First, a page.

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11.15 am

Mr. Stephen Day (Cheadle): I congratulate the hon. Member for Heywood and Middleton (Mr. Dobbin) on bringing this debate before the House. It is important that all colleagues from the area are able to express views. I am grateful to him. I shall make two points, but will be as brief as I can because I recognise that others are waiting to speak.

As joint chairman, along with the hon. Member for Carlisle (Mr. Martlew), of the all-party group concerned with the west coast main line ever since the group was

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formed, the matter has been dear to my heart for many years, as it has to the many other hon. Members whose constituencies are along the route. I am pleased to say that, after many years of slow progress, we are beginning, dare I say it, to see some light at the end of the tunnel.

Mr. Michael Jack (Fylde): Which one?

Mr. Day: Indeed.

The west coast main line is very important, not only to Greater Manchester, but to constituencies beyond, such as Carlisle. The main body of manufacturing industry in the north-west of England is still largely based in Greater Manchester. I wish those involved in upgrading the line and providing the long overdue and much needed new rolling stock much success. It is a long awaited improvement.

Secondly, I should like to address a matter that is also dear to the hearts of my constituents, except much closer to home, and pertinent to the Government's integrated transport policy. I remember Jim Hacker in "Yes Minister" being desperate to avoid such a policy. It was passed around Westminster because nobody wanted to deal with it. I am still at a loss to understand what an integrated transport policy is. The only result that my constituents have thus far witnessed from this so-called policy, to their great disadvantage, is the cancellation of a bypass--a third of which has been built, but goes nowhere--for which they have waited 30 years.

I accept that the Government are involved in a study of the transport needs of the so-called south-eastern quadrant of Greater Manchester, in which the constituency of Cheadle falls. I wish the Minister luck in the exercise, although to me, it is rather pointless, as I am sure my constituents think, too. Officials in the Department of the Environment, Transport and the Regions know full well of the need to complete the Manchester airport eastern link road. Its title says it all. The central section has been built, but it does not join the airport. How ridiculous!

The central section of the much-needed bypass was built because two shopping cities--one at Handforth Dean and the other at Cheadle Royal--invested money in it. That was fine, although the expectation was that the whole road would be completed. At the public inquiry into the MAELR, and the north-south A34(M), which has already been built, it was projected that, by 2000, the new shopping cities would result in my constituents suffering an extra 20,000 car movements a day. That figure has already been surpassed.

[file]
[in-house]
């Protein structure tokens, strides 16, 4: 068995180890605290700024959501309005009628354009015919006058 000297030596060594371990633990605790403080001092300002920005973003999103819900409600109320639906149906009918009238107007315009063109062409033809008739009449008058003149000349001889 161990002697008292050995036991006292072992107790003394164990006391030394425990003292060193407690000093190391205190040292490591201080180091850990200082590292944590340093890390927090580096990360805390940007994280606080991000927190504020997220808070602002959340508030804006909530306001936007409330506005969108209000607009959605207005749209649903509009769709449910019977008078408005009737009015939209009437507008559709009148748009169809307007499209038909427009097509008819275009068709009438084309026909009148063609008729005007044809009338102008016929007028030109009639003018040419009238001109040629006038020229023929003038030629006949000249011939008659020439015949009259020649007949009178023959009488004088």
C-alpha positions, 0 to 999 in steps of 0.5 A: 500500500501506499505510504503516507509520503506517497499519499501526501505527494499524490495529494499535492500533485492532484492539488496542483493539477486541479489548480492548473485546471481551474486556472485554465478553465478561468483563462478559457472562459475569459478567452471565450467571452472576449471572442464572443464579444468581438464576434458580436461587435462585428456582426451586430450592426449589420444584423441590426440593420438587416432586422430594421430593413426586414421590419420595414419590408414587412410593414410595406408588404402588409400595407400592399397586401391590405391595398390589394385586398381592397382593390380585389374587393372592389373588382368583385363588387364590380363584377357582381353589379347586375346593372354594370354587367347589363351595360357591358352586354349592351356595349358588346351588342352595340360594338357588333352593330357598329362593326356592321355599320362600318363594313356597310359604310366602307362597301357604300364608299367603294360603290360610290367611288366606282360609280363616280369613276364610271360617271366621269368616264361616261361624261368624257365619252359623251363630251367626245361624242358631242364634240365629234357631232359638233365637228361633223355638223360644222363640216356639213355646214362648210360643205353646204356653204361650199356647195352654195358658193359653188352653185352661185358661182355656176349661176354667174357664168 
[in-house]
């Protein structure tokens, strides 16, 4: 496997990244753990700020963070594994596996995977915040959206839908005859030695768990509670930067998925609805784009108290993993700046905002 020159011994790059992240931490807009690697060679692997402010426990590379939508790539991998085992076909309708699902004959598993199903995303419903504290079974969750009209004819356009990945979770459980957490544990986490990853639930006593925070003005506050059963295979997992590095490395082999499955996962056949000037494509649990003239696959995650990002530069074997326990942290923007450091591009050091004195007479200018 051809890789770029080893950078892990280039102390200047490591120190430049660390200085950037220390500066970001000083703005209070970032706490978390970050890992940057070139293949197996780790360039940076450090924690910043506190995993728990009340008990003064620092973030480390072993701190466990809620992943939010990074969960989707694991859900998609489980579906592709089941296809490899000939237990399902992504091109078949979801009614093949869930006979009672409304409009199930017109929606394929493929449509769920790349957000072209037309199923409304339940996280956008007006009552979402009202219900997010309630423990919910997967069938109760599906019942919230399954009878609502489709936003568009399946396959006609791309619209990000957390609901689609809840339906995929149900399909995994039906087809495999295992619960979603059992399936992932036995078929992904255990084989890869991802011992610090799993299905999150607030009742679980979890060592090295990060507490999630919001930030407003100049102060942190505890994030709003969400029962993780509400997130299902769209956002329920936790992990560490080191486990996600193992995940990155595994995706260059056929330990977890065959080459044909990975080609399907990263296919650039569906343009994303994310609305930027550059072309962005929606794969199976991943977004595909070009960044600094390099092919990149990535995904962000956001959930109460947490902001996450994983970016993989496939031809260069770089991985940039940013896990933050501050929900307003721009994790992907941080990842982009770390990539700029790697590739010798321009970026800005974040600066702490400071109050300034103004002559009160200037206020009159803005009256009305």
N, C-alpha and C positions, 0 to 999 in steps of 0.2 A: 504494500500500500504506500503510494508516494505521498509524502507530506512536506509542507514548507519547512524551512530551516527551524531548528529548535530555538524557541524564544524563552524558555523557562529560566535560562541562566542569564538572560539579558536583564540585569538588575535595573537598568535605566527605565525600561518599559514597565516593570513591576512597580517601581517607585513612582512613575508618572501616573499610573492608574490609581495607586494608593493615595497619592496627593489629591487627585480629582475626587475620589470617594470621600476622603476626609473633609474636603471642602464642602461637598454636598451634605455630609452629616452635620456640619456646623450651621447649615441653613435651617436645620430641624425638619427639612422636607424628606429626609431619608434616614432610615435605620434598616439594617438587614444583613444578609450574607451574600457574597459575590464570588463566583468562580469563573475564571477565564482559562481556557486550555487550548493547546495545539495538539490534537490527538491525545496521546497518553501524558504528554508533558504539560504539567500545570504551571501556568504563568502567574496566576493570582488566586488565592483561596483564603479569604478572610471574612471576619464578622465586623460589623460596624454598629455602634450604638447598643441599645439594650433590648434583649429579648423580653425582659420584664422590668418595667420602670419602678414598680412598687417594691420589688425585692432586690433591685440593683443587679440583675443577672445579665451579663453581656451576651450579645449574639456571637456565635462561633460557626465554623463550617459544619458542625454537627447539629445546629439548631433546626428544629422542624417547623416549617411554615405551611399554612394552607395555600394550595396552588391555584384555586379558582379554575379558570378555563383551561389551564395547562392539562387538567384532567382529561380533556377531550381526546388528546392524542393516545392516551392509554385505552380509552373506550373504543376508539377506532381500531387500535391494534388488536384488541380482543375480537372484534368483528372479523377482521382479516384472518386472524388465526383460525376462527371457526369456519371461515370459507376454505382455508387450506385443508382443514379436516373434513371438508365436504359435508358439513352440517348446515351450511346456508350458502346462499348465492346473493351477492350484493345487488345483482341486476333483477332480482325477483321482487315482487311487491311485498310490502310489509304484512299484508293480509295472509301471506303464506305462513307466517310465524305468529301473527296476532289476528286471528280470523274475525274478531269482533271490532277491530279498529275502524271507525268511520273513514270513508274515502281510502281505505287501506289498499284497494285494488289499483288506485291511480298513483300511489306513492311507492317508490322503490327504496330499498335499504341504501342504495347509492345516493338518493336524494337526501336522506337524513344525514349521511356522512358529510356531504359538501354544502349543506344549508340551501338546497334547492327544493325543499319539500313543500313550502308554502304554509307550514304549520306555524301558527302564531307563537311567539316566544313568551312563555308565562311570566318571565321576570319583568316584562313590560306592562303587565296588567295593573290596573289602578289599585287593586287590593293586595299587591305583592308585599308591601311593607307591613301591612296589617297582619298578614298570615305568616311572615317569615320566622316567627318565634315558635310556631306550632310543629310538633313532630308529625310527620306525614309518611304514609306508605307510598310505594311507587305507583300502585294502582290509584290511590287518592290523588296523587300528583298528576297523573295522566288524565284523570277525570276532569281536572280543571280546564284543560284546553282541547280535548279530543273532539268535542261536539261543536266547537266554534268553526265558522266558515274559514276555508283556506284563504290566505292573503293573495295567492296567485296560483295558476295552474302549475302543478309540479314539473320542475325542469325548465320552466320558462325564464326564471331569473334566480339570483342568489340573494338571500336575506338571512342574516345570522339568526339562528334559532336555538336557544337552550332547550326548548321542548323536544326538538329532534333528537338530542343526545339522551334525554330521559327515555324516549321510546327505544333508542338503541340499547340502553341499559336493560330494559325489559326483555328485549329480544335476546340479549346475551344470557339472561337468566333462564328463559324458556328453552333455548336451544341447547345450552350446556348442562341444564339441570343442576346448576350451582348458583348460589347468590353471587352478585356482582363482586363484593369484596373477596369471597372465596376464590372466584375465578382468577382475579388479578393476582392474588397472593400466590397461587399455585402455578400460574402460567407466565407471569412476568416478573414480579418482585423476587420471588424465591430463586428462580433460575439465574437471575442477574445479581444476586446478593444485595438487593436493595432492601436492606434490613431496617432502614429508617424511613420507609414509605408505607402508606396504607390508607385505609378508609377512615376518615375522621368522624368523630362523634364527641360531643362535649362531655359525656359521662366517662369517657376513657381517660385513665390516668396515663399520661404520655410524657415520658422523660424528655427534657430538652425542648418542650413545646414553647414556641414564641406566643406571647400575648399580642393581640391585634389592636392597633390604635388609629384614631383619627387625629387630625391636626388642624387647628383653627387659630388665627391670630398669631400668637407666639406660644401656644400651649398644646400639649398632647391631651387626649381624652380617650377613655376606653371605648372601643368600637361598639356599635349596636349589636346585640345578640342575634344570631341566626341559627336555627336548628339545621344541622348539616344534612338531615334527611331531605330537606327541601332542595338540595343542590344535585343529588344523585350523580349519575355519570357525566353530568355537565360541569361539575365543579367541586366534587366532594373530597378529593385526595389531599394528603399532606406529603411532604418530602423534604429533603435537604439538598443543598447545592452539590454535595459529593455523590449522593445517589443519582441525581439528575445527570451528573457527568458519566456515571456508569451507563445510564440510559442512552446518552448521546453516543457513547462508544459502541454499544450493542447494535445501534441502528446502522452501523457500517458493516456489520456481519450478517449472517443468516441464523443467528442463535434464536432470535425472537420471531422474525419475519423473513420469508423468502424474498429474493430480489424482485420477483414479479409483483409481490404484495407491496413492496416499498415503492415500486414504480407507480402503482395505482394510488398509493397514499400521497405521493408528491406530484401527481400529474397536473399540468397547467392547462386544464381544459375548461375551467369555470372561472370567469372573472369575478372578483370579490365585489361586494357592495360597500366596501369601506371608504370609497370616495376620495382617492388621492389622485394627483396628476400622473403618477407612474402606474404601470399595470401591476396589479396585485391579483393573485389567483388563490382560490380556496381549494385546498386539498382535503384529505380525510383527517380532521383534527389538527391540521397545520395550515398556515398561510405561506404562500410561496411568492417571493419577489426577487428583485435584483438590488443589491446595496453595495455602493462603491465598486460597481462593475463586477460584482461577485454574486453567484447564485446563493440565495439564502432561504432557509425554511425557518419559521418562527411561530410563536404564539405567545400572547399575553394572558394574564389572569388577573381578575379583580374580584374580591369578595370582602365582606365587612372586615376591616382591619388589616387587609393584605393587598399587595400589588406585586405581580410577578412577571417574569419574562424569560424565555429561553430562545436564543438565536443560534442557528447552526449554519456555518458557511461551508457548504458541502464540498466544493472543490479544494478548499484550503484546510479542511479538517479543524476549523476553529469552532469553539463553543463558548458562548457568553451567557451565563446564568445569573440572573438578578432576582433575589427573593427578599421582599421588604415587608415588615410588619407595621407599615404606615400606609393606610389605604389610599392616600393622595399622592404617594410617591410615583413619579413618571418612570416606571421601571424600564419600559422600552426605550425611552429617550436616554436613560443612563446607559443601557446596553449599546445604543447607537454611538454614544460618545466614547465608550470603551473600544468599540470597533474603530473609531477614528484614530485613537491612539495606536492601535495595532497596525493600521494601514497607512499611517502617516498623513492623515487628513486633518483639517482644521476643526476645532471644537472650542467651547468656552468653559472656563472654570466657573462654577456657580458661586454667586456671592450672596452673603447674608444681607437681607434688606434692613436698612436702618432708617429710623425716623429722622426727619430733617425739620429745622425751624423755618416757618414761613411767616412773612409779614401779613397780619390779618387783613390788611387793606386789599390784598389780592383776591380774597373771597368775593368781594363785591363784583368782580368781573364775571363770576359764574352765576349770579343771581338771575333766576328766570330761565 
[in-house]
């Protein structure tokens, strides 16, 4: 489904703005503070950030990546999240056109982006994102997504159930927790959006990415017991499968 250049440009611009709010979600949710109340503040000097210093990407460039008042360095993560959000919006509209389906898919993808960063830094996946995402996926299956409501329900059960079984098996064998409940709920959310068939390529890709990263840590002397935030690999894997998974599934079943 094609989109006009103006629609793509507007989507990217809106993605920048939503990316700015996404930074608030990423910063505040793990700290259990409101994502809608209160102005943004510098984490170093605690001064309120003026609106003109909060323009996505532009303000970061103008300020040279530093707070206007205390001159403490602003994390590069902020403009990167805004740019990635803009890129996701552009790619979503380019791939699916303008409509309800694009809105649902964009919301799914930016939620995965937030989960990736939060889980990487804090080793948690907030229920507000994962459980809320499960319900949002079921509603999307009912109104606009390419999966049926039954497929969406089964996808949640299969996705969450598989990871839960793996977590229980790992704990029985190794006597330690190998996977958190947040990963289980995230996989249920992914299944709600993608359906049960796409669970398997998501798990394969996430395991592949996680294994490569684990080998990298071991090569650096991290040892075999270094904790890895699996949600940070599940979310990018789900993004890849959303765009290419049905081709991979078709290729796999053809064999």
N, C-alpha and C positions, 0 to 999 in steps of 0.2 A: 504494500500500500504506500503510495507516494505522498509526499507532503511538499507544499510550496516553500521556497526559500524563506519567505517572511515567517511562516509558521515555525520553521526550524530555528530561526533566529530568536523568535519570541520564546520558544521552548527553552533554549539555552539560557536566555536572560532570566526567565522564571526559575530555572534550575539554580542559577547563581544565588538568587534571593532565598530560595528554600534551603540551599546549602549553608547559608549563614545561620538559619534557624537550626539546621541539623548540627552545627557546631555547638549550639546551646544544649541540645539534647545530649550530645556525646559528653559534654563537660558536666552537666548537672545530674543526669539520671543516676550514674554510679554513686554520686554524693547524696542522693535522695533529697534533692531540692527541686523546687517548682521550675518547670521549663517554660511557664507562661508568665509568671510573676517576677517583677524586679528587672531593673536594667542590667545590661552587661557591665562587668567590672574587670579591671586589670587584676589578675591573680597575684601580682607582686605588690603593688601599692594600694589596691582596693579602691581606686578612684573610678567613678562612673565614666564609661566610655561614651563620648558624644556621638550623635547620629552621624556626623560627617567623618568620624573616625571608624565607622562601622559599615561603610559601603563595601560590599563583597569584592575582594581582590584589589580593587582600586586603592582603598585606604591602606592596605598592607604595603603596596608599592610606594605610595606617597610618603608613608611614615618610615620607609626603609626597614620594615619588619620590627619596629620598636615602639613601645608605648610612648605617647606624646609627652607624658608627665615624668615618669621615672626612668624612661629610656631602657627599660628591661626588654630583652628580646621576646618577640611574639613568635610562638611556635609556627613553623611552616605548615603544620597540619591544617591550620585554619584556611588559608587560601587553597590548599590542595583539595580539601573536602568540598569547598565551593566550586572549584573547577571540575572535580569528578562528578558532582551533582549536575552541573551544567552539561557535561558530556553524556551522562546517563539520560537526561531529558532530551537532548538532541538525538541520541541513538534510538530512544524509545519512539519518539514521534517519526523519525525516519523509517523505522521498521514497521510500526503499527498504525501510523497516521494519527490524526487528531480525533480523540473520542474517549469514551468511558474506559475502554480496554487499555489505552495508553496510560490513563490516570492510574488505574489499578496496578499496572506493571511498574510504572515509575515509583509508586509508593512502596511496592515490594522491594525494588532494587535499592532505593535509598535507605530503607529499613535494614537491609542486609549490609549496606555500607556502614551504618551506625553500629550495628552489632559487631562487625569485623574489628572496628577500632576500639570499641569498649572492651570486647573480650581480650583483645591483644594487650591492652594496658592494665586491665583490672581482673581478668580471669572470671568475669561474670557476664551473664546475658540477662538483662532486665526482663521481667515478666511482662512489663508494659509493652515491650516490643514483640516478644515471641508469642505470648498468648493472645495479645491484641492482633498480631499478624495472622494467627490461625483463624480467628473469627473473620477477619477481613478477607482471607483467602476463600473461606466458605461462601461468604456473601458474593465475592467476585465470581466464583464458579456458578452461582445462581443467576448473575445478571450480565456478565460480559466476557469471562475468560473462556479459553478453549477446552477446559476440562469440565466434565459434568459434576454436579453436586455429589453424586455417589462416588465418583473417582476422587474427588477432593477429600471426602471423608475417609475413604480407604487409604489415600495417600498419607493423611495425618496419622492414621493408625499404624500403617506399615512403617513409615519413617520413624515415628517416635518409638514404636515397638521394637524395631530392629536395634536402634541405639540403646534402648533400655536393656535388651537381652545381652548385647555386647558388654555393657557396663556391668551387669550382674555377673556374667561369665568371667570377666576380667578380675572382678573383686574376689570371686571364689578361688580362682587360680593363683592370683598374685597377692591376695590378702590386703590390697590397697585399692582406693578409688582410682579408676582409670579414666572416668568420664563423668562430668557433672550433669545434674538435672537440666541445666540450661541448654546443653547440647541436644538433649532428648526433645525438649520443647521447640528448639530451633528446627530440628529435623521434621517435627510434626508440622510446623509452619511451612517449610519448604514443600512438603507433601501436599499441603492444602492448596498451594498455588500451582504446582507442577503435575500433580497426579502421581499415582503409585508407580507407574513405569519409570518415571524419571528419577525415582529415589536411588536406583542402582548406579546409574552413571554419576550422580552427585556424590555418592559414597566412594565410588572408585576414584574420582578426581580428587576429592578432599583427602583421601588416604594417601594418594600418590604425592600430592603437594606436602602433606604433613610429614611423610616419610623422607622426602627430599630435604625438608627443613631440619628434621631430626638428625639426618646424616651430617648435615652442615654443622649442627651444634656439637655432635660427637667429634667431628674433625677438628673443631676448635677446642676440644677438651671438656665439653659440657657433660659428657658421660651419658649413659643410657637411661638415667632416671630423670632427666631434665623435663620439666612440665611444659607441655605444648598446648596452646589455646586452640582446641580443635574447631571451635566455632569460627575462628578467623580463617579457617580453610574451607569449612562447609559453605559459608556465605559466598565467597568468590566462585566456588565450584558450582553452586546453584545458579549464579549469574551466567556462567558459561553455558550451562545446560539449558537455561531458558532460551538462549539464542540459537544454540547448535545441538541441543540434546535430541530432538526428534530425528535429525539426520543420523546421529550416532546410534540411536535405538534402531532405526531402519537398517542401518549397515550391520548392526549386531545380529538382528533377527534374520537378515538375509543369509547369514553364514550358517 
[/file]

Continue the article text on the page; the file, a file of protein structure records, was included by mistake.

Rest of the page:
I say to the Minister that my constituents in Bramall, Woodford and Heald Green are suffering massive traffic flows to and from the airport. They feel that, under any integrated transport policy--whatever that may be and, once it is defined, whatever success it may have--they face nothing but increased traffic in the short term. It is absolutely essential at some point--even during the review--for the Minister to come to see for herself.

The people who live in certain roads in Woodford and in Heald Green cannot get their cars out of their driveways. Those roads were never intended to carry the volume of traffic that they are currently suffering. The whole roads system links up with the A6(M) Hazel Grove bypass--the hon. Member for Hazel Grove (Mr. Stunell)

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will no doubt want to speak on that matter--and with the Poynton bypass, which is part of the eastern section of the Manchester airport eastern link road, for which we have been waiting 30 years and which is also missing.

It was planned that all that would, eventually, link up to the M60 circular route around Manchester, but, south of the M63, there is no direct east-west or south to north-west link to Manchester airport. I thank the hon. Member for Heywood and Middleton for raising this matter.

Mr. Jack: Does my hon. Friend think that, because the Government claim to believe in joined-up government, there will be a commitment to the policy that he seeks for his local roads system?

Mr. Day: I hope that my right hon. Friend is right. I am not trying to make any clever points; I am simply appealing on behalf of my constituents, who desperately need the Minister to listen to what is being said. This whole project, if completed--the A6(M), the Poynton bypass and the MAELR linking up to the M60--would provide the strategic road links that the Greater Manchester area desperately needs, for all sorts of reasons.

I make a final plea. If we are to have an integrated transport policy, please will the Government make it clear that--although they want improvements in rail and want to move as much traffic from road to rail as they can, and although everyone sees sense in that--they do not, as a matter of principle, exclude road building from that policy. They should not exclude schemes that have already started, because that would leave nothing but a future of misery for people in the areas that are affected. I hope that the Government will allow my constituents to escape from that misery.

11.23 am

Mr. Eric Martlew (Carlisle): First, I congratulate my hon. Friend the Member for Heywood and Middleton (Mr. Dobbin), not only on securing the debate but on his excellent speech. It covered not only his constituency, but the rest of the north-west.

I shall concentrate on the issues appertaining to Cumbria. We have the most excellent motorway anywhere in the country, and anyone who came over the Lancashire border--Lancashire is a fine county, I am sure of that--would be impressed, as they went through the Howgills and over Shap, by the Pennine hills on one side and the Lake district on the other. They would come to the historic city of Carlisle, which would be on the left as they went towards Scotland.